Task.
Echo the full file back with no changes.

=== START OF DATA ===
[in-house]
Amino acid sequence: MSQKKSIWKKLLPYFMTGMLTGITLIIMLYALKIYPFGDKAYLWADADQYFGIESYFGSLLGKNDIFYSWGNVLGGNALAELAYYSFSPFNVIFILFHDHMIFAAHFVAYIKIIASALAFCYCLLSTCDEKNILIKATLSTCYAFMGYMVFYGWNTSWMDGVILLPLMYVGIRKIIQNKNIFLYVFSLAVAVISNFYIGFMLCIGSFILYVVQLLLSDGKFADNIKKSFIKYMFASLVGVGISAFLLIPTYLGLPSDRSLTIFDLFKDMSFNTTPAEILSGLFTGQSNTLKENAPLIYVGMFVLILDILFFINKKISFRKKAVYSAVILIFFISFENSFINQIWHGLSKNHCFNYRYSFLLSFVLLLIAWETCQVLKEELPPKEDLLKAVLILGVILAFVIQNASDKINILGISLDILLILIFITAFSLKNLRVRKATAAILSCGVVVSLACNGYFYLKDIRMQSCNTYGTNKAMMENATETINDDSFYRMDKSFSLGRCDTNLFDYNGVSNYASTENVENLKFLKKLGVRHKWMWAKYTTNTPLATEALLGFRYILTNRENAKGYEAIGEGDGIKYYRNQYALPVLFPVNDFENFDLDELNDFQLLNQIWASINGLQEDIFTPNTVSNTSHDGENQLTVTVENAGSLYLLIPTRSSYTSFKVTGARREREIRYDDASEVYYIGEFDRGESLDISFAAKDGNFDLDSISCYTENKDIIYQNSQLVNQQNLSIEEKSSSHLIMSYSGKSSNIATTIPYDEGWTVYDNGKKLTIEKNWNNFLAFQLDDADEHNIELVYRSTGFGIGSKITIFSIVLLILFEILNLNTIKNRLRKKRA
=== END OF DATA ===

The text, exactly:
[in-house]
Amino acid sequence: MSQKKSIWKKLLPYFMTGMLTGITLIIMLYALKIYPFGDKAYLWADADQYFGIESYFGSLLGKNDIFYSWGNVLGGNALAELAYYSFSPFNVIFILFHDHMIFAAHFVAYIKIIASALAFCYCLLSTCDEKNILIKATLSTCYAFMGYMVFYGWNTSWMDGVILLPLMYVGIRKIIQNKNIFLYVFSLAVAVISNFYIGFMLCIGSFILYVVQLLLSDGKFADNIKKSFIKYMFASLVGVGISAFLLIPTYLGLPSDRSLTIFDLFKDMSFNTTPAEILSGLFTGQSNTLKENAPLIYVGMFVLILDILFFINKKISFRKKAVYSAVILIFFISFENSFINQIWHGLSKNHCFNYRYSFLLSFVLLLIAWETCQVLKEELPPKEDLLKAVLILGVILAFVIQNASDKINILGISLDILLILIFITAFSLKNLRVRKATAAILSCGVVVSLACNGYFYLKDIRMQSCNTYGTNKAMMENATETINDDSFYRMDKSFSLGRCDTNLFDYNGVSNYASTENVENLKFLKKLGVRHKWMWAKYTTNTPLATEALLGFRYILTNRENAKGYEAIGEGDGIKYYRNQYALPVLFPVNDFENFDLDELNDFQLLNQIWASINGLQEDIFTPNTVSNTSHDGENQLTVTVENAGSLYLLIPTRSSYTSFKVTGARREREIRYDDASEVYYIGEFDRGESLDISFAAKDGNFDLDSISCYTENKDIIYQNSQLVNQQNLSIEEKSSSHLIMSYSGKSSNIATTIPYDEGWTVYDNGKKLTIEKNWNNFLAFQLDDADEHNIELVYRSTGFGIGSKITIFSIVLLILFEILNLNTIKNRLRKKRA